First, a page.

Which Species of Fish Are More Likely to Develop Fin Rot?
Fin rot is most commonly seen in goldfish and betta fish; however, almost any species of fish can be affected by this disease.
Bettas are the number one species of aquarium fish that is likely to develop fin rot in their lifetime. This is because bettas are unfortunately usually housed in poor conditions which predisposes them to the disease.
Goldfish can develop this infection from poor water conditions which harbor a variety of pathogens that can lead to infections. Goldfish produce a large amount of waste which makes the water quality deteriorate rapidly. These bacteria or fungi then eat away at the fins, resulting in fin rot.
Treating Fin Rot
Here is a thorough treatment option list to help your fish successfully heal from their ailment. Depending on the severity of your fish’s signs, you may have to combine multiple options (for example, aquarium salt with a medication).
It is best to consult with an aquatic veterinarian if you’re unsure which drugs to use. As a rule of thumb, if the fins appear jagged, you should opt for an antibacterial agent. If the fins appear white and somewhat smooth-edged, you should opt for an antifungal agent. It is best to use a supportive option (such as aquarium salt) in conjunction with a medicine. You should follow all instructions on the product label when it comes to dosing your fish.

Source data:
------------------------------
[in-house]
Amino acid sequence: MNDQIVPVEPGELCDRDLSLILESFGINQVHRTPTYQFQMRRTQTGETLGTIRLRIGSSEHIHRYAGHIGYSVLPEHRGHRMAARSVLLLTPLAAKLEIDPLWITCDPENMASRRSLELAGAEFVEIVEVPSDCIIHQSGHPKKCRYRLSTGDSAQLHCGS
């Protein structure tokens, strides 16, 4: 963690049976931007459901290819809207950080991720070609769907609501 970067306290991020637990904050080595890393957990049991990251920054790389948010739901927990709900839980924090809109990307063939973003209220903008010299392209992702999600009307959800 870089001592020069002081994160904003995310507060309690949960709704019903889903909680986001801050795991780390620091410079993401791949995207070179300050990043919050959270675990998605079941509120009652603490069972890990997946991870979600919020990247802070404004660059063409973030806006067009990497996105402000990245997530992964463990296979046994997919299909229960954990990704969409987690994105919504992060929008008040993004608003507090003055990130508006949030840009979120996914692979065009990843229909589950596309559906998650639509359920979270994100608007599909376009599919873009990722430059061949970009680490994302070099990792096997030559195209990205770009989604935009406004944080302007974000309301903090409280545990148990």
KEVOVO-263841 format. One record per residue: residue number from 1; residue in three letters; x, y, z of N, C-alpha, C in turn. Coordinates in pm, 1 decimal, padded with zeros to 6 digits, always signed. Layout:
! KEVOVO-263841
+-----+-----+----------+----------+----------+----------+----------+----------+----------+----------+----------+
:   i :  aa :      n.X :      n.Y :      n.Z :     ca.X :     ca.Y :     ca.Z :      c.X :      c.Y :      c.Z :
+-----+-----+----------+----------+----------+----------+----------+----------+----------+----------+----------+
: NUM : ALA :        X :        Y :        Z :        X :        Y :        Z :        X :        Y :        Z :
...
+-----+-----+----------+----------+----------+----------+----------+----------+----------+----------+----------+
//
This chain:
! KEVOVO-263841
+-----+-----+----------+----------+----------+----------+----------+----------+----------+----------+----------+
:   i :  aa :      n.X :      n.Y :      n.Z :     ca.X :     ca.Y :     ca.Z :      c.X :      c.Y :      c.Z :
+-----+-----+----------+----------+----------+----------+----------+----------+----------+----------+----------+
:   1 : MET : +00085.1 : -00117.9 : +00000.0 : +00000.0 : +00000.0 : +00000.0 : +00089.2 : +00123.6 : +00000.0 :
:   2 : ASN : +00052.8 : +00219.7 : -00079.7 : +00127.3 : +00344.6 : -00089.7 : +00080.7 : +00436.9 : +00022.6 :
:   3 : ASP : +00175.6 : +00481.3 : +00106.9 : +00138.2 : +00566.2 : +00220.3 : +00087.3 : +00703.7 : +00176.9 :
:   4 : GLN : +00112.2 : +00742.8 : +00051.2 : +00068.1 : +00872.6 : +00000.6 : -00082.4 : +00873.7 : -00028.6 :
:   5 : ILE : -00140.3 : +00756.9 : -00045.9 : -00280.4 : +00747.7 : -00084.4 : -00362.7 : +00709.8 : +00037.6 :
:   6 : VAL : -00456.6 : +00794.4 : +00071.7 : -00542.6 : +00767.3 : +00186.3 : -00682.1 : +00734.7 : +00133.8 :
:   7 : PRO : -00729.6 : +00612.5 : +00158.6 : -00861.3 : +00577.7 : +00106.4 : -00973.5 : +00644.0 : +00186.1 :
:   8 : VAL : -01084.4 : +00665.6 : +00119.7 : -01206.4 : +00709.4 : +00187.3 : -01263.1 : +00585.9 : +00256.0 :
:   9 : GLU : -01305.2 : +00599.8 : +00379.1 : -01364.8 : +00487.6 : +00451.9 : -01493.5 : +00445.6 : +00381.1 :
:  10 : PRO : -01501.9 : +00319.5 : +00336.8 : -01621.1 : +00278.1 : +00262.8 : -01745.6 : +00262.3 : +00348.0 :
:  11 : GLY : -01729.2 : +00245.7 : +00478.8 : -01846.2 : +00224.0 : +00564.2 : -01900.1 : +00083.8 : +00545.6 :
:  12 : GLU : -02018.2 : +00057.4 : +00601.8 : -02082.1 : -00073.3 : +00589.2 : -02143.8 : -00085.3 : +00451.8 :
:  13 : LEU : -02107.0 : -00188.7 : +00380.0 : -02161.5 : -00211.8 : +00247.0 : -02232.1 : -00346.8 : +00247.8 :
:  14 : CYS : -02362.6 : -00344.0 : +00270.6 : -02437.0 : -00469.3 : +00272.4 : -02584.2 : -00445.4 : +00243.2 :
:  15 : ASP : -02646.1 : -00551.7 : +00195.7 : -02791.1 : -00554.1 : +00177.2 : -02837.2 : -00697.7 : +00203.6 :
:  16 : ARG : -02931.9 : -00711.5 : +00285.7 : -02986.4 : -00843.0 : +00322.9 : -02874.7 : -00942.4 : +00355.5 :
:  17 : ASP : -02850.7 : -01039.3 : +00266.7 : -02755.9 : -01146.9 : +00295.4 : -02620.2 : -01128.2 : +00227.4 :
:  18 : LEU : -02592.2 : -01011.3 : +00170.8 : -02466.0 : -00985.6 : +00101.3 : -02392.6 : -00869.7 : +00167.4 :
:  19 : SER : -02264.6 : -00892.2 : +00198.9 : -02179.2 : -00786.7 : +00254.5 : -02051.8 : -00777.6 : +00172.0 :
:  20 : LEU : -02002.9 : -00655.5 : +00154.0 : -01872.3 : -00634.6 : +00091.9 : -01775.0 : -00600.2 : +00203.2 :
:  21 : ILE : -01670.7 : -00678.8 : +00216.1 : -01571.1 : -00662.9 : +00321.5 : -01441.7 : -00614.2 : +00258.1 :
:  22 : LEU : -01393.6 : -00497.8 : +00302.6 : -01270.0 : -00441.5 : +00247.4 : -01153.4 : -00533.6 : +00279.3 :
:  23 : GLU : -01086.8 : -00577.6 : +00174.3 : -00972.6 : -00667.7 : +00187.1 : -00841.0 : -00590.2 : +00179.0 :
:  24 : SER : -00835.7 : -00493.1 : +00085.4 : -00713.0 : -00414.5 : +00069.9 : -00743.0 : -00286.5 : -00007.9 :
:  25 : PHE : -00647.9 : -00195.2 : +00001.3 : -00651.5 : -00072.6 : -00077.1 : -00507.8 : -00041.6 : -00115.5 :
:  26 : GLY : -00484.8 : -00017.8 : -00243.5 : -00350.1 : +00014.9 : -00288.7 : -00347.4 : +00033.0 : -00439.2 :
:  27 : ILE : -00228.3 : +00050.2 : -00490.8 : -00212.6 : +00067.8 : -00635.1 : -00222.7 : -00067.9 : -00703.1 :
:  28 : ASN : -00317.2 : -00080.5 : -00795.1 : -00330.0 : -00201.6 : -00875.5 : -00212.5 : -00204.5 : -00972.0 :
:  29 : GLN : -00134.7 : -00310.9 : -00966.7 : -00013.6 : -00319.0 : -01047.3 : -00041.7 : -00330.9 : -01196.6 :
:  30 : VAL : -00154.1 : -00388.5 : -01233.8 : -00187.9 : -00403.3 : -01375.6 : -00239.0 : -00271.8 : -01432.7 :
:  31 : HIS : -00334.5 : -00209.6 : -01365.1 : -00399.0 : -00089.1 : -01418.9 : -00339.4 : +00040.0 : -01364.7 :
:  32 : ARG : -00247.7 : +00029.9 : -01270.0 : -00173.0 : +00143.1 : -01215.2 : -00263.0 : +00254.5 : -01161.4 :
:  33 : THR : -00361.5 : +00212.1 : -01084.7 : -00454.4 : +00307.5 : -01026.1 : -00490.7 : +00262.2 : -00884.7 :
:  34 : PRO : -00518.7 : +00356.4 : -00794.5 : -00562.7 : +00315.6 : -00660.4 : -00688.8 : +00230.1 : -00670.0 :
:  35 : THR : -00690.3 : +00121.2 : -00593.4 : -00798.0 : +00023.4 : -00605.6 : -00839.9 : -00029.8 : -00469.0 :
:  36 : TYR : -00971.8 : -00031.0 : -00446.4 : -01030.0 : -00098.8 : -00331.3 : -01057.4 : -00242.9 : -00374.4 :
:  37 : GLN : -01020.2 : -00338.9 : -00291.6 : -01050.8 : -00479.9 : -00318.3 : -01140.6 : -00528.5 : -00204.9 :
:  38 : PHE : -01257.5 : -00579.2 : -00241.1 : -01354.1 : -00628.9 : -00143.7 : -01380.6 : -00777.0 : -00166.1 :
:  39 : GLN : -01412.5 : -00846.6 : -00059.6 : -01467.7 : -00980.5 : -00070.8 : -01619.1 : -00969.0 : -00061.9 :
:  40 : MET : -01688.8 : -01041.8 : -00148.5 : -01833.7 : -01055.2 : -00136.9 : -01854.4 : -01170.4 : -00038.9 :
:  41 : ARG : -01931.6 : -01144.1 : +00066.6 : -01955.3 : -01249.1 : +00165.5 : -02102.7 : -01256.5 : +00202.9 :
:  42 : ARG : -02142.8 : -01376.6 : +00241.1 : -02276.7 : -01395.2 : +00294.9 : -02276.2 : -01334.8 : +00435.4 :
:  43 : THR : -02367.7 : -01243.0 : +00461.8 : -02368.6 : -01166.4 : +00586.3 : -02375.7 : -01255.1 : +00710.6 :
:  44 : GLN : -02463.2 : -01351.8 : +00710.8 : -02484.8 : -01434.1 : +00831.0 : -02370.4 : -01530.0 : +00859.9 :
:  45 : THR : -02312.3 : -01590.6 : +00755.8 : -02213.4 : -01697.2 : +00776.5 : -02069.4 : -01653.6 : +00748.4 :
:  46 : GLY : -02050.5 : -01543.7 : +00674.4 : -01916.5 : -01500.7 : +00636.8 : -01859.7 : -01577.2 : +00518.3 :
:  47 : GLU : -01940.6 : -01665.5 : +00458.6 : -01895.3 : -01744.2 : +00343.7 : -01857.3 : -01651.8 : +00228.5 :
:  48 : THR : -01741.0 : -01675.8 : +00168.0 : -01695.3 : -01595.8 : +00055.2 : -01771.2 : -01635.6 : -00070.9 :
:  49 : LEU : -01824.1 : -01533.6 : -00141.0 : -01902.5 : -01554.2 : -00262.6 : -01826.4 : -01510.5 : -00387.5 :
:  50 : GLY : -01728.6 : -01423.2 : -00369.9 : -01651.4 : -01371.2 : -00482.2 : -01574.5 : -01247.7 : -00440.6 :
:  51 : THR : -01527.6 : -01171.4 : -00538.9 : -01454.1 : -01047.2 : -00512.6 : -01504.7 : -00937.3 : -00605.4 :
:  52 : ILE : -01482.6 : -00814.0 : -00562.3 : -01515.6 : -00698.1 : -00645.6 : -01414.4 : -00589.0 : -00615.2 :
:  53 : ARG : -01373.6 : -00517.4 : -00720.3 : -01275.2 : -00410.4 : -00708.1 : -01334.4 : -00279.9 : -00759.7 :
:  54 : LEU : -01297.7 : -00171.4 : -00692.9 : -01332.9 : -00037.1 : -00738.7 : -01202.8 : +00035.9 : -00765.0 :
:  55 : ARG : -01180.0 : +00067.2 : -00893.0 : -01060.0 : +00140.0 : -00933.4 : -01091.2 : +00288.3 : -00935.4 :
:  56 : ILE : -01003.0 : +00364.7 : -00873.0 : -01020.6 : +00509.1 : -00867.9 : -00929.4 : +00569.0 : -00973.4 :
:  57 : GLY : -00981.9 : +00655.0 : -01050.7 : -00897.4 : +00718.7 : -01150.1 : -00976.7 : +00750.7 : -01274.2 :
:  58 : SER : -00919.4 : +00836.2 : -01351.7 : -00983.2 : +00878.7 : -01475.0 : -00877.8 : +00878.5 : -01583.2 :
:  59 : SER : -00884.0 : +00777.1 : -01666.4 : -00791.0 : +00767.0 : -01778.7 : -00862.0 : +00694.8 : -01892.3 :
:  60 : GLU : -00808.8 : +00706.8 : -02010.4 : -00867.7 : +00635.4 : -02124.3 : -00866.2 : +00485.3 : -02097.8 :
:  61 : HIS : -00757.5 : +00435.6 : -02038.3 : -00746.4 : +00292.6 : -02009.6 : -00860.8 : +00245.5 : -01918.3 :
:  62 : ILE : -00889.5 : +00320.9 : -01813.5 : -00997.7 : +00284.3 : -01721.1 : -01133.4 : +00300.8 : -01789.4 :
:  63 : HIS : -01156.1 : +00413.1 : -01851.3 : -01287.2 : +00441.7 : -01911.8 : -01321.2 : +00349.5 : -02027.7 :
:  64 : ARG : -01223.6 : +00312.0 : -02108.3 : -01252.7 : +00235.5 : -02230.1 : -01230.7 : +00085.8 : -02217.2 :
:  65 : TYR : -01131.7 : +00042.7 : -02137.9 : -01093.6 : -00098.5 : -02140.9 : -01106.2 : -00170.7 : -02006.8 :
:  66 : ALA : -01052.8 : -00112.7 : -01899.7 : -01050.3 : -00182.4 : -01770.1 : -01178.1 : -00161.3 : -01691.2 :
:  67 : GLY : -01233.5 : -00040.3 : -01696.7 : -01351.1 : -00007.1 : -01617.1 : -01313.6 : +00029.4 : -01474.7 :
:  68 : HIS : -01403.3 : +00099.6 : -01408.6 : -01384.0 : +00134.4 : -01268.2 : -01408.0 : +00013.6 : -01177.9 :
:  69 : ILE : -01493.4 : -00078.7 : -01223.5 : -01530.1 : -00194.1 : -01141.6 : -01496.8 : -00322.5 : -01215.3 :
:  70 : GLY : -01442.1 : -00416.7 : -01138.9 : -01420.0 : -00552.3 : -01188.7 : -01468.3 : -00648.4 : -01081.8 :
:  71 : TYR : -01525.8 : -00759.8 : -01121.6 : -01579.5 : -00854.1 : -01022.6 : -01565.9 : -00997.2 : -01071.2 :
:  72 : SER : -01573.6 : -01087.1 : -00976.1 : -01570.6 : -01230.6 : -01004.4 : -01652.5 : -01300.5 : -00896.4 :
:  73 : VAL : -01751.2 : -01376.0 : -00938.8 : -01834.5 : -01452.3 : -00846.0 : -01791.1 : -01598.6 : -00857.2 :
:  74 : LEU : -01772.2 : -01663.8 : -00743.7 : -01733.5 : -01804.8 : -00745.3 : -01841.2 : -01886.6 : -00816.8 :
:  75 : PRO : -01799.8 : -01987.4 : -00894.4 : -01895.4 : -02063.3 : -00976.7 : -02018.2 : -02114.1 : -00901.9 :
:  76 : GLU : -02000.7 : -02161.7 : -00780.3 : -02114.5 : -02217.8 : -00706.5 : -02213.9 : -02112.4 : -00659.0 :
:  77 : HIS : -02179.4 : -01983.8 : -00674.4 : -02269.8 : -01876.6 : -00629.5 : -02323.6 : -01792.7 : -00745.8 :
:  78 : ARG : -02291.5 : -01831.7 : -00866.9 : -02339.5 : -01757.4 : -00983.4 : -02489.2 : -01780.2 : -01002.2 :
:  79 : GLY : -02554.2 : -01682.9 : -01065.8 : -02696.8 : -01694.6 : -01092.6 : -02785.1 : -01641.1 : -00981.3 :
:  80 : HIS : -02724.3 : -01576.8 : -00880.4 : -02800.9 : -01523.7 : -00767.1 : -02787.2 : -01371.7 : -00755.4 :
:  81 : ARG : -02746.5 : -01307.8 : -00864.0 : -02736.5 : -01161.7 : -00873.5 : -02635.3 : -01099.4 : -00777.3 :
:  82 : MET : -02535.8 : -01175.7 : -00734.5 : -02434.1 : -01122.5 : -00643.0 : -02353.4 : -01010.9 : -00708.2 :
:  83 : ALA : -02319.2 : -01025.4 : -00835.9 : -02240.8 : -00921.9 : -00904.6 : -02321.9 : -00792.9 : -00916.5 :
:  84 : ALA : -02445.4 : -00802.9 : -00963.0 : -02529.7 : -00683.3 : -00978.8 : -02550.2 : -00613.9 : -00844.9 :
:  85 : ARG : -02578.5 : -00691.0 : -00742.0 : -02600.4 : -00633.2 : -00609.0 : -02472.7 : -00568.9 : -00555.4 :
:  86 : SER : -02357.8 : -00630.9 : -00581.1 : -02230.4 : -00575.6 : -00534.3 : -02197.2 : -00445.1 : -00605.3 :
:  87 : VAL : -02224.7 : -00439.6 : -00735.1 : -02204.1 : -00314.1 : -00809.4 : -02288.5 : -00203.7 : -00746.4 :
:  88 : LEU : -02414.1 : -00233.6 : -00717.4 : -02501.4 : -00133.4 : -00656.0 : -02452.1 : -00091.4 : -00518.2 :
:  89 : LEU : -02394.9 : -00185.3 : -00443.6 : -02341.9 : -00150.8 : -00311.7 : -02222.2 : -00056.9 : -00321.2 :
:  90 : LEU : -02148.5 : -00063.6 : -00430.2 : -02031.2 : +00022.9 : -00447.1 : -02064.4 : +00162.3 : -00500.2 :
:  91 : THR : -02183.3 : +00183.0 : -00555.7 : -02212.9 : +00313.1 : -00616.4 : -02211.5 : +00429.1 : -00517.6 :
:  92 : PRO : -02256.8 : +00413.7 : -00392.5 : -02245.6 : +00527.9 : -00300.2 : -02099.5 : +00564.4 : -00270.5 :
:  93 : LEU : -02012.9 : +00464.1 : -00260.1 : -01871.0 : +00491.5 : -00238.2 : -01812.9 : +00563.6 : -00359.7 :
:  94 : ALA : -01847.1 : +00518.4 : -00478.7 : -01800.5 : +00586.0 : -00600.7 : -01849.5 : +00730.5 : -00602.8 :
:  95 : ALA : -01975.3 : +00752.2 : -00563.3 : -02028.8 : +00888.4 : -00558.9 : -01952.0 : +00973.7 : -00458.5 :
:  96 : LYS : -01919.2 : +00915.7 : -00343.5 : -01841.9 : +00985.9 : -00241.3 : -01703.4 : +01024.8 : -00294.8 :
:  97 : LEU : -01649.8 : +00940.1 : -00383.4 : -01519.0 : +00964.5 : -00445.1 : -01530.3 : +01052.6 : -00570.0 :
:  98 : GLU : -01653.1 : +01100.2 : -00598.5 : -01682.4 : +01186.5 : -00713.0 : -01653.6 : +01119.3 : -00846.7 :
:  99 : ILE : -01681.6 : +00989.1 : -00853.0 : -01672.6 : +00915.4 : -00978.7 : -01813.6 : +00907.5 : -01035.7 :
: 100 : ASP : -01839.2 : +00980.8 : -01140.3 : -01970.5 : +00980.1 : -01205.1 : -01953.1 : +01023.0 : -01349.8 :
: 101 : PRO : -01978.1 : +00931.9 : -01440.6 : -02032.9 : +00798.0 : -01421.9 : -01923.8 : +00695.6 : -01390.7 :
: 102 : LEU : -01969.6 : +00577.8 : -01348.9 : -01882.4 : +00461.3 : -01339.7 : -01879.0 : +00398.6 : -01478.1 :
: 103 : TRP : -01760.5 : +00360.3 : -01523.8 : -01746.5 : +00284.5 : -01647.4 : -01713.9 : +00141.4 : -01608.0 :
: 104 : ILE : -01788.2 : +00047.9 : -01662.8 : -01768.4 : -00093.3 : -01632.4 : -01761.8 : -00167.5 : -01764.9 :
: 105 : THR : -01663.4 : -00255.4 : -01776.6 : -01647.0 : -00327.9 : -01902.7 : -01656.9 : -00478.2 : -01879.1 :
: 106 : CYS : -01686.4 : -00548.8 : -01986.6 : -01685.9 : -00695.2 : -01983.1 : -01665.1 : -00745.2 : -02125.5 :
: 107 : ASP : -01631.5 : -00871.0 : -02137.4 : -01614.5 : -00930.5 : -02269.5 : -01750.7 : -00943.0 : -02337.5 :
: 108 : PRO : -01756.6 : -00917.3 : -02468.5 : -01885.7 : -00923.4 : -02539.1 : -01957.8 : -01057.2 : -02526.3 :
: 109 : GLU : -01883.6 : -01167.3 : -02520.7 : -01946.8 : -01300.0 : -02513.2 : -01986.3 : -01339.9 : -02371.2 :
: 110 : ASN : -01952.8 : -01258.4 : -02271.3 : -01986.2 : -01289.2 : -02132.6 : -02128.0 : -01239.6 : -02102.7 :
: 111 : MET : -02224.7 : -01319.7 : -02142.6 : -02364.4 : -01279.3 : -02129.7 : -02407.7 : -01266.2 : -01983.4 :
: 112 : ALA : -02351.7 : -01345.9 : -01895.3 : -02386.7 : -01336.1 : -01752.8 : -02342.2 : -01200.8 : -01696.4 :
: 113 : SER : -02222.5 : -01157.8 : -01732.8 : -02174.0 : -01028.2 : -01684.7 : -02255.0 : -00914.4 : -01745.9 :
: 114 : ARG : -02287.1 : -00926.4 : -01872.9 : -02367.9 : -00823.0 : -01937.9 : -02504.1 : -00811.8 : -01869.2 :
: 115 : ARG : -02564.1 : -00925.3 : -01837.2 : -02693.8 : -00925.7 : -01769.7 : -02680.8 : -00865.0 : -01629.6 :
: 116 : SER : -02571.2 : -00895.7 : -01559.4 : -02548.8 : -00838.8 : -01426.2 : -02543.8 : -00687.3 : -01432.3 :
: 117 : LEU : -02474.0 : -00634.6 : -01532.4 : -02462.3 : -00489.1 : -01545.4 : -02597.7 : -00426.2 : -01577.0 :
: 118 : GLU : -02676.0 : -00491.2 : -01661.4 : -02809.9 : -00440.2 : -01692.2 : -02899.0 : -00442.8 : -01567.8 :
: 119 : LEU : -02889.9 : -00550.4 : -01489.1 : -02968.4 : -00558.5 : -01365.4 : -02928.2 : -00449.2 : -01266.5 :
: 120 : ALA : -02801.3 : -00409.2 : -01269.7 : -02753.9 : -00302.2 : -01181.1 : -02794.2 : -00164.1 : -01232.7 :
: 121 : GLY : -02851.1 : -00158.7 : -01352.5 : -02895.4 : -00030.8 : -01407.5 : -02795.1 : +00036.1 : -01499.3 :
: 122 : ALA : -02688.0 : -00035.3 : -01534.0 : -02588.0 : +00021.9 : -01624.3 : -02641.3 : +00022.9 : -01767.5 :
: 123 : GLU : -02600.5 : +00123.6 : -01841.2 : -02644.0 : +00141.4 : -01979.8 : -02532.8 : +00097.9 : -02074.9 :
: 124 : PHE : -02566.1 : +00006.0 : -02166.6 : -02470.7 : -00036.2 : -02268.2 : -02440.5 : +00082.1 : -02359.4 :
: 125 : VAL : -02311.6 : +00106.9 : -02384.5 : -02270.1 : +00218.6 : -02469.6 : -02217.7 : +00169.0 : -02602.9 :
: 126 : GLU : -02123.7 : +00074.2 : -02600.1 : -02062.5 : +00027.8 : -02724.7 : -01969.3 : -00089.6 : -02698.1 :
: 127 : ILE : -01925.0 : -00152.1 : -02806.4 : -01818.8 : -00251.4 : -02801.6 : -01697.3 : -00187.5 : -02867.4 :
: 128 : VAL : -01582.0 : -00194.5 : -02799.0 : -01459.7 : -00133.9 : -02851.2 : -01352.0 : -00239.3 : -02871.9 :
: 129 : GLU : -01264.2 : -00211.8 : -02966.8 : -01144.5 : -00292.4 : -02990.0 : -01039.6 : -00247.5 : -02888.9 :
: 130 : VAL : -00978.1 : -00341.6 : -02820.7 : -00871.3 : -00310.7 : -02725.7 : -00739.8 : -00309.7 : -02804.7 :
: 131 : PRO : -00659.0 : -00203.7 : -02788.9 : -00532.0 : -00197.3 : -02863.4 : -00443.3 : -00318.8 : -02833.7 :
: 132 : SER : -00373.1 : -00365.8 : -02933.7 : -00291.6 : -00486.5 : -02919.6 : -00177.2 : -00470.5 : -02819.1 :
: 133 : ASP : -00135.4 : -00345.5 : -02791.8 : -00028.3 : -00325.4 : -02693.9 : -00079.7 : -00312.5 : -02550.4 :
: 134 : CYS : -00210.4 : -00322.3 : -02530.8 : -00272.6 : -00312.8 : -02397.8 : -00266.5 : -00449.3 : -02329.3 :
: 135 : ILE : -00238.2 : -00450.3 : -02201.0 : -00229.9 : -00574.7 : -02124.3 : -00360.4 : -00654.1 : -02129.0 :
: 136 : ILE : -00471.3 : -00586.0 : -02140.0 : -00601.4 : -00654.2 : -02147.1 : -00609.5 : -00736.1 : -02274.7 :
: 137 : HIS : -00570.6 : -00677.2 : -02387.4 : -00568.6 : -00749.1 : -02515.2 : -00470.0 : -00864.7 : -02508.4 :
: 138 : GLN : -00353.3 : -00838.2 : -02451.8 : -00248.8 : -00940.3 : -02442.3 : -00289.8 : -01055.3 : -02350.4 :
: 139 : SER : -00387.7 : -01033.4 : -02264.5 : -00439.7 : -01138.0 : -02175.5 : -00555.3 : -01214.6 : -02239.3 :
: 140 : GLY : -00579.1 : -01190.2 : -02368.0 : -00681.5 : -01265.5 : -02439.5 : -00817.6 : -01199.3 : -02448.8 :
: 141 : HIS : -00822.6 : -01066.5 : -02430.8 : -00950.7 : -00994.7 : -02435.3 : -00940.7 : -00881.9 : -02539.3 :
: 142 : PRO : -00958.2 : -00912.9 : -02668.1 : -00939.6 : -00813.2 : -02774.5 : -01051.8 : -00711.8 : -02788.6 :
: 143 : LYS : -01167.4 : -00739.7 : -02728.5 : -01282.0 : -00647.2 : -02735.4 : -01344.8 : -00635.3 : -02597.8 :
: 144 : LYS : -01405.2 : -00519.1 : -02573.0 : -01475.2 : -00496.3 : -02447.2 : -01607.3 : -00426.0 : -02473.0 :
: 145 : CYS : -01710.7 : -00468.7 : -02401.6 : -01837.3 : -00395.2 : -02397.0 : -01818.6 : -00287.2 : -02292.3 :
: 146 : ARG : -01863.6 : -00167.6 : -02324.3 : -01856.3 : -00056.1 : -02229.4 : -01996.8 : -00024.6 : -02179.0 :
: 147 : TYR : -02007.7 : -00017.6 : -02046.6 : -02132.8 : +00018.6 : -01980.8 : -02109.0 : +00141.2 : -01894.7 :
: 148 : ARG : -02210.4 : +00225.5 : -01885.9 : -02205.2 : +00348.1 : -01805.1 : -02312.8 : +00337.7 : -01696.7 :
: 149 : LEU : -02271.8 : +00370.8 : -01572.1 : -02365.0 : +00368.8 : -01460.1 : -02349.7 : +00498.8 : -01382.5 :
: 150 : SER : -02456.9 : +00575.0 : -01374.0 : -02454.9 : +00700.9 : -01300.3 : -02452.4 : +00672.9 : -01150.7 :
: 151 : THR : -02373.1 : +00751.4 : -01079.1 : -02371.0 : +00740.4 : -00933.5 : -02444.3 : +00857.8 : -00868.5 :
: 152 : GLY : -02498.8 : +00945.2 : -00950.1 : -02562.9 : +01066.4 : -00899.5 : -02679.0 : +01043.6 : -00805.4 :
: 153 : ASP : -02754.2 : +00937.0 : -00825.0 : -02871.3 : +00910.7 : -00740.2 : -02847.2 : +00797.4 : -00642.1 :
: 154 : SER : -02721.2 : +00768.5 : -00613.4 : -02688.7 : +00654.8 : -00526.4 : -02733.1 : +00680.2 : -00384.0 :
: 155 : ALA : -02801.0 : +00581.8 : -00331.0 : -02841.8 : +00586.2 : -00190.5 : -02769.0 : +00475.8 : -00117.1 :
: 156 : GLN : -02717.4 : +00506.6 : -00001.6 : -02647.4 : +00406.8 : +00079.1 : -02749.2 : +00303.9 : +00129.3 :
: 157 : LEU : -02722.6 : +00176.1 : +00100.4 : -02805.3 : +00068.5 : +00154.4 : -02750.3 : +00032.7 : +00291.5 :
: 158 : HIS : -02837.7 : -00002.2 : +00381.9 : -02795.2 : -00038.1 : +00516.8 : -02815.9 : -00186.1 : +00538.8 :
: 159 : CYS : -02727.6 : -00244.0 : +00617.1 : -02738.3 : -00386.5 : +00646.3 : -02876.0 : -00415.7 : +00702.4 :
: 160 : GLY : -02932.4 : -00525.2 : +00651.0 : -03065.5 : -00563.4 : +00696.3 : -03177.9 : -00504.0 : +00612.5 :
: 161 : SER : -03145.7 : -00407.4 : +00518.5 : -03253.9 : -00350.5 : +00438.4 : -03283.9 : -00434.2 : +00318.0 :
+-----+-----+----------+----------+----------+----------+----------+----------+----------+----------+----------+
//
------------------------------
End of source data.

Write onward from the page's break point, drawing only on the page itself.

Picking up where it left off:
How Long Does Fin Rot Take to Heal?
Fin rot takes about 2 to 6 weeks to fully heal depending on the severity of the infection. Fin rot can only heal if proper treatments are administered, along with clean aquarium water and lots of time to heal without stressors being present in their environment.
Sometimes the fin rot may be too severe, and the only option is to humanely euthanize the fish to end their suffering. If your fish has extremely damaged fins with little to none left to keep them afloat in the water, your fish may lay on its side or float around the tank. This is a good indication that the infection is too far along for a successful recovery.
Preventing Fin Rot in Fish
Fin rot can be prevented by implementing the following tips:
- Provide your fish with the right tank conditions. All freshwater fish should be kept in a fully cycled tank (established beneficial bacteria from the nitrogen cycle). The tank should have a filter and heater (for tropical fish) to keep the conditions ideal. A 25% water change should be done weekly to remove toxins that build up in the water.
- Ensure that your fish can’t get injured by removing any sharp ornaments from their tank.
- Minimizing bullying by ensuring all your fish are compatible with one another
- Ensure that the filter current or intake is not strong enough for your fish. A tail or fin caught in a filter intake can easily tear. Research your fish beforehand to assess their current preference
- Feed your fish an appropriate diet suitable for their specific needs.
- Do not clutter or overstock your aquarium with too many fish, as this can spread fin rot faster.
- Always quarantine your new fish or plants for at least 4 weeks.
Fin rot is an infection of the fins that can quickly spiral out of control and lead to permanent fin loss. Prompt identification, treatment, and long-term care can help manage this disease and offer your fish the best chance at recovery.
We hope that this article has helped inform you on everything you need to know about fin rot, and how you can diagnose and treat your fish for a successful recovery.